Gathered here are images of this year's Holi festival from across India. See also India's 'High' Holiday. [24 photos] Use j/k keys or ←/→ to navigate Choose: Young Indians adorned with colored powder take part in celebrations for the spring festival of Holi in Bhubaneswar on March 16, 2014. A man throws colored powder on a woman during Holi in Mumbai, India, on March 17, 2014. Hindu devotees raise their hands to receive colored holy water from a priest (unseen) outside a temple during Holi celebrations in Ahmedabad, on March 17, 2014. "Veteran Vision Project" series by Devin Mitchell. "This is how I ride" by Arnov Setyanto.
"Mixed Blood" portraits by Cyjo. Photographer Cyjo's "Mixed Blood" portraits make a frank, sweeping statement about the evolution of ethnic identity—and in particular, the melting-pot that is our families. Taken from 2010 to 2013 in New York and Beijing, these photographs reveal how the average person is likely to look in the future. What are we, then, if we don't hew to the traditional cultural and visual cues we've longed allowed to define us?
Perhaps Cyjo is saying that by marrying outside our race, we defy antiquated racial categories and in fact undermine them altogether. We'll no longer be literally black, white, or yellow, and our sensibilities won't be figuratively compartmentalized, either. There's no doubt this is our future. [H/T Slate] "A Chronicle of French Hipsters" by Theo Gosselin. A Chronicle of French Hipsters Posted by Morrison Conway on August 6, 2012 · 74 Comments Theo Gosselin is an amateur photographer from Paris.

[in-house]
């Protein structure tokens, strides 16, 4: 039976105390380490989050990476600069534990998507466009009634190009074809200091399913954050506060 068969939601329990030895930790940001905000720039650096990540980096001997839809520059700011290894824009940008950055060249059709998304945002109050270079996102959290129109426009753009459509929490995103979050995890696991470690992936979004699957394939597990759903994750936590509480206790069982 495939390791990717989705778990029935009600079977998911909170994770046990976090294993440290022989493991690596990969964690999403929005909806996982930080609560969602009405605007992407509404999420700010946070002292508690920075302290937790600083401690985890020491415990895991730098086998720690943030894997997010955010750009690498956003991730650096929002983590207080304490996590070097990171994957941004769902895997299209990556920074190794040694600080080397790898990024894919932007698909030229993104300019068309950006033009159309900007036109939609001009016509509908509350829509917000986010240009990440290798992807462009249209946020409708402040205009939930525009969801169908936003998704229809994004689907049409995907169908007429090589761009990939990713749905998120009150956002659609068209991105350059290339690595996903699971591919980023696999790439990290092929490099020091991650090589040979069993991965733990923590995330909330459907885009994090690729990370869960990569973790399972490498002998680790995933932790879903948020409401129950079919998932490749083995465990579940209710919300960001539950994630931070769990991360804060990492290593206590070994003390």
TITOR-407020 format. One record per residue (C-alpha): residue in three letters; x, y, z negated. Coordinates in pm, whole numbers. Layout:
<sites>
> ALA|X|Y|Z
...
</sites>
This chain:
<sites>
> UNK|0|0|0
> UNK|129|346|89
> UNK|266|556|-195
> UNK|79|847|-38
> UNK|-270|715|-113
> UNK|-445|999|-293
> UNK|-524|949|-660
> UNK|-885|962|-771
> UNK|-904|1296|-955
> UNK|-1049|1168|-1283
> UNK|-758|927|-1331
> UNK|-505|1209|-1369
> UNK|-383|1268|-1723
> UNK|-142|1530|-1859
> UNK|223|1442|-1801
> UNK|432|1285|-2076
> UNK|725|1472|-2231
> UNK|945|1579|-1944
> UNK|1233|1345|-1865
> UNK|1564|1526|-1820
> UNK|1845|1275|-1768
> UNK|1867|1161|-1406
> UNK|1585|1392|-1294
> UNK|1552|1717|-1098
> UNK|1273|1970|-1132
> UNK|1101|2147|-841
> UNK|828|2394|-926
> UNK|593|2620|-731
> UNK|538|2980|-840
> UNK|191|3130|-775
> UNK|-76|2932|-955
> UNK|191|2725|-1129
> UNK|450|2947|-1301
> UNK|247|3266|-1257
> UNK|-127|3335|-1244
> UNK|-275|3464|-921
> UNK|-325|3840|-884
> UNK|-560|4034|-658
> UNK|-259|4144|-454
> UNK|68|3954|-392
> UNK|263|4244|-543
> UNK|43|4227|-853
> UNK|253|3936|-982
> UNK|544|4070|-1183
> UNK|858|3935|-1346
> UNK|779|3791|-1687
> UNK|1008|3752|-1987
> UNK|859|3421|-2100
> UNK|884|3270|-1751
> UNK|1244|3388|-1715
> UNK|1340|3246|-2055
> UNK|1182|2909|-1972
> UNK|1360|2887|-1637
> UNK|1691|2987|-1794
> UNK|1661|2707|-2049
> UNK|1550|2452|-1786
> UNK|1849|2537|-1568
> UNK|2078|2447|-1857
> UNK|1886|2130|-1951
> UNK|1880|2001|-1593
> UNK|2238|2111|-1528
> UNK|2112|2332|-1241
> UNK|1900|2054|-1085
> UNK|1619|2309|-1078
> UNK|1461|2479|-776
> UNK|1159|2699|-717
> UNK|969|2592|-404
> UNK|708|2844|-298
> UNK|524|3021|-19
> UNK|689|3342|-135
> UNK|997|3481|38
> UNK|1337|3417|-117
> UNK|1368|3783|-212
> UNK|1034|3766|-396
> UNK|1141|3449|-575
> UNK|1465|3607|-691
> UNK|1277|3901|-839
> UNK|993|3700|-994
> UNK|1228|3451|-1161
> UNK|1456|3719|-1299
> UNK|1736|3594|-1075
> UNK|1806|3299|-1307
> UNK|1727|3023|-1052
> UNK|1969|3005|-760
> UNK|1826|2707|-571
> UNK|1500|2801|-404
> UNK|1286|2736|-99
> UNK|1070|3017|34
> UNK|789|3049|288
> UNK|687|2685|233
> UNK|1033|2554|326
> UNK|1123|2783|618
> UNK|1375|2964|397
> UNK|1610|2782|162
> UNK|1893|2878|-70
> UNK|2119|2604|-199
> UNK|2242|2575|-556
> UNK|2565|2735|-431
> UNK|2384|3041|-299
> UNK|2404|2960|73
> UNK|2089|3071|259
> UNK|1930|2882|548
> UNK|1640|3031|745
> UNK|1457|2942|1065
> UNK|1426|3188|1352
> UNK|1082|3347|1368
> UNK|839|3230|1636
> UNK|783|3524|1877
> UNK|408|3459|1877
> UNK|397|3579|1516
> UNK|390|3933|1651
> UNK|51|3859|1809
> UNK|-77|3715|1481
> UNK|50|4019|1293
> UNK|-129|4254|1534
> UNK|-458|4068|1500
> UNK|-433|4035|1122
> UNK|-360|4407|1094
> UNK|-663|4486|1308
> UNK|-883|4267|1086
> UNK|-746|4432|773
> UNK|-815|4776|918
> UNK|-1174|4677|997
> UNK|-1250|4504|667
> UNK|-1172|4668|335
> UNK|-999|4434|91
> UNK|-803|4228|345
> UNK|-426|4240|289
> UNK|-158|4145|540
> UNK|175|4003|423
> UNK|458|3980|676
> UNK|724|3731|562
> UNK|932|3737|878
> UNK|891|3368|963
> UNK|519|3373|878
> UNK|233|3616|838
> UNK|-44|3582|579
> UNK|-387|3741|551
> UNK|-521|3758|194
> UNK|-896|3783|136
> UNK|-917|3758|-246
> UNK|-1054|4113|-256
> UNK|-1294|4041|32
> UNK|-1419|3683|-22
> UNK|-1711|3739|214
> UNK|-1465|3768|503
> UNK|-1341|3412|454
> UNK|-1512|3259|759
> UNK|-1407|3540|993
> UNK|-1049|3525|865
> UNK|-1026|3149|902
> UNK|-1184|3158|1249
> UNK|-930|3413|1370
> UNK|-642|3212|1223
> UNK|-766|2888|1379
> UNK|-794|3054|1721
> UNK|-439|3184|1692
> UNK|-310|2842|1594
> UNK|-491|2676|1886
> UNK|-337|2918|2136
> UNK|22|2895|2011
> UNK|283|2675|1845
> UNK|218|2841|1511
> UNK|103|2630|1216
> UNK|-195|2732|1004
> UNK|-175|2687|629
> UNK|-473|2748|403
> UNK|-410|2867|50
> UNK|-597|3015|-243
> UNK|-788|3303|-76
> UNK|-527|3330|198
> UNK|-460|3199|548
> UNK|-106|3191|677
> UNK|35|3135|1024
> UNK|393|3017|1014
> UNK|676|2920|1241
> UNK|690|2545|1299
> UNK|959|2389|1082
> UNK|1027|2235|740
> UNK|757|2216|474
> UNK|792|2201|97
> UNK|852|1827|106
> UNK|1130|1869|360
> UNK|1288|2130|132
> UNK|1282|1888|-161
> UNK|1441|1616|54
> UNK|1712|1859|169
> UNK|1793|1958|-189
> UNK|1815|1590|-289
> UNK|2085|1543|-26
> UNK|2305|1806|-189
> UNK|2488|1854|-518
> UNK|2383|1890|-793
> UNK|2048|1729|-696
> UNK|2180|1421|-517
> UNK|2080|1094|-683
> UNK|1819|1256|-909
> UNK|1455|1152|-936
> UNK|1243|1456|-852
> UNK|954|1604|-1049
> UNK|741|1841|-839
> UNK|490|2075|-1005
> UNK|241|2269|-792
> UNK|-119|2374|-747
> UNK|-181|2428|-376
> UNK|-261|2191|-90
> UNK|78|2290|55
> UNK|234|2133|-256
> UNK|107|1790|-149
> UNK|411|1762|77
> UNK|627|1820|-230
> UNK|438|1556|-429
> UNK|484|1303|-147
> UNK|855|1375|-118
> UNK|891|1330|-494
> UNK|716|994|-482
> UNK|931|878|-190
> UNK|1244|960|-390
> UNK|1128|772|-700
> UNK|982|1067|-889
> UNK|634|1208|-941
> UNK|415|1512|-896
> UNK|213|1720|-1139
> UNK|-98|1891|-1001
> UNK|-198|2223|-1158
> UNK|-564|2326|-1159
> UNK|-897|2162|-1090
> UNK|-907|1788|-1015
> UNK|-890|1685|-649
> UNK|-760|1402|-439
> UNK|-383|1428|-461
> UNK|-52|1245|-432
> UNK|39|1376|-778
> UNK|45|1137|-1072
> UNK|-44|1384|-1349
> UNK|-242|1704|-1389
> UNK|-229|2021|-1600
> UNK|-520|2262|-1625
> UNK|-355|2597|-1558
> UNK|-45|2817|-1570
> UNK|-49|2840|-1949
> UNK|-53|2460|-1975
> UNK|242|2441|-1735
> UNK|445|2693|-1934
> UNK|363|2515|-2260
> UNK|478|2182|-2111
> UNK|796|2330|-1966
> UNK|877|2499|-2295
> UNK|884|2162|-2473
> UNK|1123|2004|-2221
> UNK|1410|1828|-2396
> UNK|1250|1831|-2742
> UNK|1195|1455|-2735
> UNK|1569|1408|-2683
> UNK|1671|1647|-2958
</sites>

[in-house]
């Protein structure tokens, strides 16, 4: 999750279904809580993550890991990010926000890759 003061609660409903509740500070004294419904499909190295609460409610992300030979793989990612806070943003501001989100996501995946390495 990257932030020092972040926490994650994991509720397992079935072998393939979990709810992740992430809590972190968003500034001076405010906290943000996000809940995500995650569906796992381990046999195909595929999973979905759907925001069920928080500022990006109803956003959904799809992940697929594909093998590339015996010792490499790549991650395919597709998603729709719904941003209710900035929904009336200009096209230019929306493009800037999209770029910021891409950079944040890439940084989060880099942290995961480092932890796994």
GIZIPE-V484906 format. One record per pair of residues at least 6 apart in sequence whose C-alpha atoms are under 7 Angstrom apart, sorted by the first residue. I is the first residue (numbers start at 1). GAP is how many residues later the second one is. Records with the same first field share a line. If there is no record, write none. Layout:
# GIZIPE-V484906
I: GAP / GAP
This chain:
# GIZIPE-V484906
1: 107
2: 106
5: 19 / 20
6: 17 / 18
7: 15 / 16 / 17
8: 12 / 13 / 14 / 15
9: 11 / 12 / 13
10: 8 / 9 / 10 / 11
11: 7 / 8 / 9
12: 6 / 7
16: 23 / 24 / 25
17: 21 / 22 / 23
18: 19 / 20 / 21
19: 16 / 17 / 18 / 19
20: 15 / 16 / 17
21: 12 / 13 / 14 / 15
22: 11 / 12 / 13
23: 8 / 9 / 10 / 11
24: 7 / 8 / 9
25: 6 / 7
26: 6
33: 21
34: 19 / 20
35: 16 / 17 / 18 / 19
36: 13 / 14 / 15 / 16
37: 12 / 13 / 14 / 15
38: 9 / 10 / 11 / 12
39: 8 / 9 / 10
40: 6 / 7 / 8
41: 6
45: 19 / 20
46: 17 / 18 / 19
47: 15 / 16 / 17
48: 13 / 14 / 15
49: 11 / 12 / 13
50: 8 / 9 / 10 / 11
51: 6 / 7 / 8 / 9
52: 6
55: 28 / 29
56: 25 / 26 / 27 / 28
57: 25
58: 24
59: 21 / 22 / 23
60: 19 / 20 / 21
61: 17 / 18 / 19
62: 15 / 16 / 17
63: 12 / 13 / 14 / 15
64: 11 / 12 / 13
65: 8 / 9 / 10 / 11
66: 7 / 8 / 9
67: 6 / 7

His photographs are full of young enthusiasm and youthful romance as he documents the hipster movement in France. Like this: Like Loading... "Toy Stories" by Gabriele Galimberti. Chiwa – Mchinji, Malawi Shot over a period of 18 months, Italian photographer Gabriele Galimberti‘s project Toy Stories compiles photos of children from around the world with their prized possesions—their toys. Galimberti explores the universality of being a kid amidst the diversity of the countless corners of the world, saying, “at their age, they are pretty all much the same; they just want to play.”
But it’s how they play that seemed to differ from country to country. Galimberti found that children in richer countries were more possessive with their toys and that it took time before they allowed him to play with them (which is what he would do pre-shoot before arranging the toys), whereas in poorer countries he found it much easier to quickly interact, even if there were just two or three toys between them.